Education - Teachers
By: - at April 18, 2013

Praise: A Great Motivator for Student Achievement

Rewards More Than Punishments
group of students giving thumbs up

How often must I praise my students?  Should I use the positive approach to reinforce students’ actions?  Every day, educators come across these issues.  When learners of different preferences and attitudes come together in one class, teachers are to weigh the best practices that will benefit the majority, if not all of the class members.  When half the class is listening and the rest is doing something else, educators are caught in the middle of giving praises or making use of punishments.

What can make students want to learn more?  How can I help them achieve?  More than pushing students towards achieving things beyond the standard of what they can, teachers have to consider the power of assurances.  When standing in front of a class an educator might have the delivery of content in mind, but the students have a multitude of concerns in theirs.  Nobody wants to hold classes in front of a bunch of robots who make identical simultaneous answers to all the questions.  Above all, Spartan-style education is no longer regarded as the producer of students who are smart enough to face the real world.

The Power of Praise

A short phrase of affirmation whether spoken or written, is a very powerful driving force for students.  Unfortunately, research revealed that despite this many failed to utilize praise even in special education classes or primary school classrooms.  When given praises clearly, students tend to maintain or do better on their behavior or academic performance as living up to the expectation expressed.  For students, this is proof of a teacher’s approval.  It is proven that praise has been instrumental in raising students who possess strong motivation, perseverance, and determination to achieve through hard work.  This in turn will equip them with the much needed life skills outside the four corners of the traditional classrooms.

In addition, being considered a type of social approval, praises are known to help control students with behavioral issues.  With most children having these issues from variety of factors, praise gives affirmation that the child belongs to the group and will help students find their identity.  With this, class members find their membership in the circle as a sign of being meaningful and worthy.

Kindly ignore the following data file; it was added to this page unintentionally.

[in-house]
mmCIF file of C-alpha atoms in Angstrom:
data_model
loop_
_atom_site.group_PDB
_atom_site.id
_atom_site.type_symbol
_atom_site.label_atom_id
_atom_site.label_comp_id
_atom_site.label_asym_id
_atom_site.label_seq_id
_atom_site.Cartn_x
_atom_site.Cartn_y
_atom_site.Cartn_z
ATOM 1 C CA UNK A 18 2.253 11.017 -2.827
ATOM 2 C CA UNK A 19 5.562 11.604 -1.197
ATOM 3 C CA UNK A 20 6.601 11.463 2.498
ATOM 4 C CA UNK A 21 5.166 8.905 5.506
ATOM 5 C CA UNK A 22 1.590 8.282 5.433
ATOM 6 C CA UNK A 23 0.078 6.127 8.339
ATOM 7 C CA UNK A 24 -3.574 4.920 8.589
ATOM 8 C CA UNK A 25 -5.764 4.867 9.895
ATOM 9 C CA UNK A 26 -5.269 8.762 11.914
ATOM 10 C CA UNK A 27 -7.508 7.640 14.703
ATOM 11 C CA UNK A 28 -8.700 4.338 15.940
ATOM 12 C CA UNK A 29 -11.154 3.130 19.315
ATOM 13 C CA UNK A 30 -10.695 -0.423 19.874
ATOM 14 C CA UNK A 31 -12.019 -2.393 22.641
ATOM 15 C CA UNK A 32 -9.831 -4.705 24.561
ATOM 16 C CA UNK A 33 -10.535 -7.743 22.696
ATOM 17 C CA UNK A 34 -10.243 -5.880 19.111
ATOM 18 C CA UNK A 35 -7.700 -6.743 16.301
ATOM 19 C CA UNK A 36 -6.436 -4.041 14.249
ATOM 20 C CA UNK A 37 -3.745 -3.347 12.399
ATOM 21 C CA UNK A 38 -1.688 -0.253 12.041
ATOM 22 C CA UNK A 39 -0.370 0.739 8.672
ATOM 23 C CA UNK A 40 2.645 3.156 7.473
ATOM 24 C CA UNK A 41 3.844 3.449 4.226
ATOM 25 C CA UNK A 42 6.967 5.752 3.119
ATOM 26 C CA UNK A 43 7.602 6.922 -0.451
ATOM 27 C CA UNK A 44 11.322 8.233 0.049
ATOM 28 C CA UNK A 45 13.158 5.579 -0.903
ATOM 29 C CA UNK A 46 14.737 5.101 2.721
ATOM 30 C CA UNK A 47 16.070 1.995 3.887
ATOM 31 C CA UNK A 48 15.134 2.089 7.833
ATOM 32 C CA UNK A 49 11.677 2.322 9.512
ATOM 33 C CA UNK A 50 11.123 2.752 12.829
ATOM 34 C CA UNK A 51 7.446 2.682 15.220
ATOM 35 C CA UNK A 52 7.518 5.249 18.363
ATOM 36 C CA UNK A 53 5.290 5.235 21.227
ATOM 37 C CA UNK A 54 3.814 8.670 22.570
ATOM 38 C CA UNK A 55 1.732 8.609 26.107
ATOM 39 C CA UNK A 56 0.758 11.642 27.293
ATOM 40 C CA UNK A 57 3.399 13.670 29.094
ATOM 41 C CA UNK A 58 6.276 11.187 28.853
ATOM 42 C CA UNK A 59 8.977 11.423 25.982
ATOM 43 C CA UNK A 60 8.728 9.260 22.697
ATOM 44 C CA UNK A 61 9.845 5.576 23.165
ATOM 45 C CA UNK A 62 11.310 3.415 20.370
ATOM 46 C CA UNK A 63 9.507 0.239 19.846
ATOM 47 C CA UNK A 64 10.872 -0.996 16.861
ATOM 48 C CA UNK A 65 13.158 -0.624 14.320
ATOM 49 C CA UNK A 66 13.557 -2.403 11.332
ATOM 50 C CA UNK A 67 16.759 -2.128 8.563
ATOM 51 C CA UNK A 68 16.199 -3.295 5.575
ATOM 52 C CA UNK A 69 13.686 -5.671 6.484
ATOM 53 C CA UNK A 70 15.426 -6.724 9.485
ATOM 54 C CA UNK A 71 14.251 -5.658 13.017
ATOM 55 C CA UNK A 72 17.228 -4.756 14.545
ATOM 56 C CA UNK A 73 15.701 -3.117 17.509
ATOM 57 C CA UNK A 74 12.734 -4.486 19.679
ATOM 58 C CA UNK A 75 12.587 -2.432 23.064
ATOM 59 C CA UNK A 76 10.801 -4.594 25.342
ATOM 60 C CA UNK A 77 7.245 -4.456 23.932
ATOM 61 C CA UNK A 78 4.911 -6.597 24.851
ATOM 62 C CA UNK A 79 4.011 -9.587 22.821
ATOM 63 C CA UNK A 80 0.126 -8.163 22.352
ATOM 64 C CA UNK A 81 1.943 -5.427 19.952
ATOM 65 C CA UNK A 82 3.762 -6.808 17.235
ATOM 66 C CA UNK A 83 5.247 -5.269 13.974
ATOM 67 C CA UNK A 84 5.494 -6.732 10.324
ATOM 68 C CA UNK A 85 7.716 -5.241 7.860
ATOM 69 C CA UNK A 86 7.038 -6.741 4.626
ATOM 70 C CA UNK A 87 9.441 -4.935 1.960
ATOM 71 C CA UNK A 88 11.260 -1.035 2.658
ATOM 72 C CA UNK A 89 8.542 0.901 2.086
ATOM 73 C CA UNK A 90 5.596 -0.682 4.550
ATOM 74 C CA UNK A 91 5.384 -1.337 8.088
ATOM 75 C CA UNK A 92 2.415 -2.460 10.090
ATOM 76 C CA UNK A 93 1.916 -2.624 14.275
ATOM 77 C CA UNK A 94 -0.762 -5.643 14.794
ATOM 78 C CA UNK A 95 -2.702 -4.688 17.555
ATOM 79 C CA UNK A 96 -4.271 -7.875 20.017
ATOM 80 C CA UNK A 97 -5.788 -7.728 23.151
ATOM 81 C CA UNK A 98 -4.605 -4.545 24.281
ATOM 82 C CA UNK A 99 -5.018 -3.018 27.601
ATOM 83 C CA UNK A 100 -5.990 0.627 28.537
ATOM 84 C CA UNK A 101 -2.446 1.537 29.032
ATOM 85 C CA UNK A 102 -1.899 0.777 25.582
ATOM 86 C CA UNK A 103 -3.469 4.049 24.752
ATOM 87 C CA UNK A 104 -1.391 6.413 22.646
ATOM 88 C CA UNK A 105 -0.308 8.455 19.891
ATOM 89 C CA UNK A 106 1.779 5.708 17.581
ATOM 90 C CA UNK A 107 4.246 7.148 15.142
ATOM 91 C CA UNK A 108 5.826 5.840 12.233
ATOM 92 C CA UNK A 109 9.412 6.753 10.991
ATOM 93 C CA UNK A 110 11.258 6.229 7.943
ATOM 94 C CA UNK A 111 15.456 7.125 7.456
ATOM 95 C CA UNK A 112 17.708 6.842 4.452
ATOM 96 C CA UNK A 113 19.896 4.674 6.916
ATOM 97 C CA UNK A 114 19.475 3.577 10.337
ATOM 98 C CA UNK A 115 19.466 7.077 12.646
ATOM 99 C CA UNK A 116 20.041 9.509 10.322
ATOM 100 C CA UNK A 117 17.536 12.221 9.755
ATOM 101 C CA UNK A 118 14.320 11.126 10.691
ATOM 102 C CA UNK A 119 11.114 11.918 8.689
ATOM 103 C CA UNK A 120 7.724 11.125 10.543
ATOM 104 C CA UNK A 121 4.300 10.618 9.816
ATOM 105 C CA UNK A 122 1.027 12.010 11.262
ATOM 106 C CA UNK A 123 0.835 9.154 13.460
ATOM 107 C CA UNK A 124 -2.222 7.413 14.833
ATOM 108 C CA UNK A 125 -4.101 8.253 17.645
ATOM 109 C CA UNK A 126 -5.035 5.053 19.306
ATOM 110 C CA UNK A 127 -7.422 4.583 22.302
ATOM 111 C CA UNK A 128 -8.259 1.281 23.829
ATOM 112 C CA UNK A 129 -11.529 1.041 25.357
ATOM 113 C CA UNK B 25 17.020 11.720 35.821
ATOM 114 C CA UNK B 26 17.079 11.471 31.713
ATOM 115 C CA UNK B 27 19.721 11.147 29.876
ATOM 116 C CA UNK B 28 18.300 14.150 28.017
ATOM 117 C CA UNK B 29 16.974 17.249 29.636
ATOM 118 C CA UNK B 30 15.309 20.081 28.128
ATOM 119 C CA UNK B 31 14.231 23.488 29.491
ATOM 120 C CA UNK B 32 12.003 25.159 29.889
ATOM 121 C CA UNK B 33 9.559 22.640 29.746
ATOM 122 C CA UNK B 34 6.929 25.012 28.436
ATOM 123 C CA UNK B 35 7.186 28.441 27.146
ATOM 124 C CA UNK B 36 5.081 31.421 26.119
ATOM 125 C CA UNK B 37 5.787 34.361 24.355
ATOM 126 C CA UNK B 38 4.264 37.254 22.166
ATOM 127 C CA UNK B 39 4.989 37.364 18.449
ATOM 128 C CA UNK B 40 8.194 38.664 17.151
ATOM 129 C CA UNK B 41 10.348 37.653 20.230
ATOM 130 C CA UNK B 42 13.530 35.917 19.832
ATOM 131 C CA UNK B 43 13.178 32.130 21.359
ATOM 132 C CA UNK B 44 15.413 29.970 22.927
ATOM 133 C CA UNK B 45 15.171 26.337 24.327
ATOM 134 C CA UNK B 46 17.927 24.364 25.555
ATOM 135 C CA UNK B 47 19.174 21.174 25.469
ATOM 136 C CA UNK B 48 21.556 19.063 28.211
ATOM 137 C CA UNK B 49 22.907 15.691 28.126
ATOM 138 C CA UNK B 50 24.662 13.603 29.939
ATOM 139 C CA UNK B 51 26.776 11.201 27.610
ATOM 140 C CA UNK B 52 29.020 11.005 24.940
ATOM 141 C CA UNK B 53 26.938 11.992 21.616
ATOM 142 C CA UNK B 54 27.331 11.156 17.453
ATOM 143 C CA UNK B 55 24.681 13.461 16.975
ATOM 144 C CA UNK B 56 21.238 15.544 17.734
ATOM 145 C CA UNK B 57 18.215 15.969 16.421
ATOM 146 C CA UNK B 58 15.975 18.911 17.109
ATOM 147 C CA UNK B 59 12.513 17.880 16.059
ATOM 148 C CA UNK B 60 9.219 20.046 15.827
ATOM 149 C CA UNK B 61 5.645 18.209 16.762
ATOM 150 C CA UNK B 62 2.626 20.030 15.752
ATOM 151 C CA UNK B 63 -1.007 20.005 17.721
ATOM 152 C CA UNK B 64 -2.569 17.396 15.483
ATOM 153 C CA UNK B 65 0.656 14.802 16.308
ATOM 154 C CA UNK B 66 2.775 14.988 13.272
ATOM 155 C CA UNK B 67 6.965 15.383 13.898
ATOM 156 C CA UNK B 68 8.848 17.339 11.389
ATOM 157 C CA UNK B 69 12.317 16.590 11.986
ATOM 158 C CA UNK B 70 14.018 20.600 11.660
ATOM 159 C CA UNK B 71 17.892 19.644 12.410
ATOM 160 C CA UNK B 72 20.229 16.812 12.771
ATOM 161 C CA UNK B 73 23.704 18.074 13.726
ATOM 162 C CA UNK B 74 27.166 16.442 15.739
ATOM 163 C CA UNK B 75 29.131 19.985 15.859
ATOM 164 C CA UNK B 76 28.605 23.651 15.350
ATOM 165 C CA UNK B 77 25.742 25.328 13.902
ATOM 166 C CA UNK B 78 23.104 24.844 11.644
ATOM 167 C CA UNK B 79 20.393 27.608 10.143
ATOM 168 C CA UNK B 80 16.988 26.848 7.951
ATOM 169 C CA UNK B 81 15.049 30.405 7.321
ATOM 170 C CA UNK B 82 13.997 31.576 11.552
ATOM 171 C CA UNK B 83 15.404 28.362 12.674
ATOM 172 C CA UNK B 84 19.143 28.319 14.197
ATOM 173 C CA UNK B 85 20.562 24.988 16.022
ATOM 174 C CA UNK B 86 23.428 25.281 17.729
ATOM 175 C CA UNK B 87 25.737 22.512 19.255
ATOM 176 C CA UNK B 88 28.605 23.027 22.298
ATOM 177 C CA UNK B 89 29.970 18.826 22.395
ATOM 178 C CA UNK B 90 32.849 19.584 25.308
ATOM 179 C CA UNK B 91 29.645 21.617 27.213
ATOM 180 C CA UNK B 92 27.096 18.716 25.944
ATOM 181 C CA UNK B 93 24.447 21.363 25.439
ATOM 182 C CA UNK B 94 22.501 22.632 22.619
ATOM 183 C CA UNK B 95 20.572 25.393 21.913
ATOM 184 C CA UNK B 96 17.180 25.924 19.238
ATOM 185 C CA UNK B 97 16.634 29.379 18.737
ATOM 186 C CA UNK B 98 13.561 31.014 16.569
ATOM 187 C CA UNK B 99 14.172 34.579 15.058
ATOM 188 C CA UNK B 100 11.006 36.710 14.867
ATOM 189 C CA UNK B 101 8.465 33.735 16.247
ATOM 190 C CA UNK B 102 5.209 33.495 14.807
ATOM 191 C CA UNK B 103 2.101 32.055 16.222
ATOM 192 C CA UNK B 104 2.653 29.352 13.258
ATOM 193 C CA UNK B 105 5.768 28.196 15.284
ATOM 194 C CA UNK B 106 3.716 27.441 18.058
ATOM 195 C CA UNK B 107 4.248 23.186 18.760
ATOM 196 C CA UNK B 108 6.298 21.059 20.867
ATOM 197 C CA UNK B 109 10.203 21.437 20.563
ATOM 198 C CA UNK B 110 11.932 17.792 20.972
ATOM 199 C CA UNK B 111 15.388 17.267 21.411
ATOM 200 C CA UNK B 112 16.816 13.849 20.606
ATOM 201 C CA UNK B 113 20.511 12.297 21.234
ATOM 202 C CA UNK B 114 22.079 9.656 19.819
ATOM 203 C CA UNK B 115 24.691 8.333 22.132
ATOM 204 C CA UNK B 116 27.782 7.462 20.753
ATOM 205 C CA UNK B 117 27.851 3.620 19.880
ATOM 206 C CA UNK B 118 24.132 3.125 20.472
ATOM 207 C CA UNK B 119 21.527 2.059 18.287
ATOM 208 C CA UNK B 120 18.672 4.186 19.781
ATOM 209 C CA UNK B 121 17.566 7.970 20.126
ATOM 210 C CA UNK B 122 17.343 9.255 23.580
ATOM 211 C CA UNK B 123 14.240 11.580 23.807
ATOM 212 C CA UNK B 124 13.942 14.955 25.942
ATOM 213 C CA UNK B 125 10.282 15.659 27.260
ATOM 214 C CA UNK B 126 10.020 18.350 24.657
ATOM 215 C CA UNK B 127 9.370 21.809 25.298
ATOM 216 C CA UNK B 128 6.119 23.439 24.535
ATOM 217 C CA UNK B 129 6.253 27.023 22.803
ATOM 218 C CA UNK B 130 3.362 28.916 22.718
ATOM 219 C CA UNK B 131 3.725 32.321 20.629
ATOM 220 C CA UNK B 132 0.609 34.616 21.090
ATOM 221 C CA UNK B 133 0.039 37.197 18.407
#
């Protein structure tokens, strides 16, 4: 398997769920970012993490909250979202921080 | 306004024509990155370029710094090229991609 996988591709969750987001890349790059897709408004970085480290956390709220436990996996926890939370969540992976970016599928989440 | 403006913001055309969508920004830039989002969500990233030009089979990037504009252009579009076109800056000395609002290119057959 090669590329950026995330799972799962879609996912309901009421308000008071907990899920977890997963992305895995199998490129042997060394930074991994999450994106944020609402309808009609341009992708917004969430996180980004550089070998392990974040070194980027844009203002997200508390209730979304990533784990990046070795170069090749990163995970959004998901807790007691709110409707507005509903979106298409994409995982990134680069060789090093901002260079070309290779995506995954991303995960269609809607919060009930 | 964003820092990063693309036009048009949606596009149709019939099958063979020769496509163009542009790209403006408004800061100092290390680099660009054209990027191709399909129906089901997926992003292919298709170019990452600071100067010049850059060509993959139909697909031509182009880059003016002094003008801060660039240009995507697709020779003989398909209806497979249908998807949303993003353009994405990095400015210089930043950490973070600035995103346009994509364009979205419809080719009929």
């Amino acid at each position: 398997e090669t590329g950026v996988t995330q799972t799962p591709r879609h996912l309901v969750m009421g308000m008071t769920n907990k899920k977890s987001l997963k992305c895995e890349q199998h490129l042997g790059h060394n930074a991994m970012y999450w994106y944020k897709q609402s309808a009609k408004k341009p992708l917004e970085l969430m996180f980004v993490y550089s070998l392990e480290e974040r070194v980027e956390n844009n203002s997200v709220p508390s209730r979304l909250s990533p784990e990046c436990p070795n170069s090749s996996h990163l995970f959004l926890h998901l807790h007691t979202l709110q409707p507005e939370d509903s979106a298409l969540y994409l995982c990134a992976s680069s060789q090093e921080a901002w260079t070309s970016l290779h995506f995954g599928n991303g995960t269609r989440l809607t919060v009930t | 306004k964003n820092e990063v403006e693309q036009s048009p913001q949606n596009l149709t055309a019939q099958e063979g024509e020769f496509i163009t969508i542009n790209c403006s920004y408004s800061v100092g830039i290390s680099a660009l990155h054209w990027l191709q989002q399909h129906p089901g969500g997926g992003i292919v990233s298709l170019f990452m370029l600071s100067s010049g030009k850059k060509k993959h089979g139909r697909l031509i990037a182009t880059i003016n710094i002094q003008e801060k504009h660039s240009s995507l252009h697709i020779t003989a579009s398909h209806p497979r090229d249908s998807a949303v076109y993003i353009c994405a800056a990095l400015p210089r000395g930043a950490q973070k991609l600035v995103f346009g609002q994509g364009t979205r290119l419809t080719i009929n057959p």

Making the Most Out of Your Praises

attentive student

Though praises are proven to be effective sculptors of attitude and forces of achievement, one generic way of giving it does not work for everyone.  With varying personalities and attitudes, students take praises differently than their classmates.  It is then up to the teacher to know what kind of praise is given to what kind of class members.  A mere “Good job!” for example, might sound positive but it does not tell the students exactly what was done greatly.  Hawkins & Heflin (2011) claimed that when praises are coupled with exact behavioral descriptions, they direct students down the right track and even motivates them to do better.  So, the next time you have to praise your students, don’t just say “Good job!” Instead use something like, “Good job! You have achieved what was expected of you by following the instructions perfectly.”

good grade getting an a

Another way of giving praise effectively is to recognize hard work and a student's ability.  When correcting students’ essays, for example, don’t just say “Well-written!  You have the talent to become a writer!”  Instead, write something like “Excellent work!  You obviously done your research on the topic you have chosen.”  This tells the students clearly how you value their efforts.  This also reminds students that they need to work harder and better to be rewarded and recognized.

Summing it Up

Praises work differently on varying personalities and contexts.  When given correctly, it becomes an effective jump off point for students to achieve more.  As students are rewarded with teacher’s approval through praises, their performance will be directed and inspired.  This ultimately will create individuals who are hard-working, motivated and directed towards excellence.  Who knows, that silent kid in the corner may have talents you never seem to notice.  A single praise could launch him to excellence not just in school, but in life.


 

 

 

 

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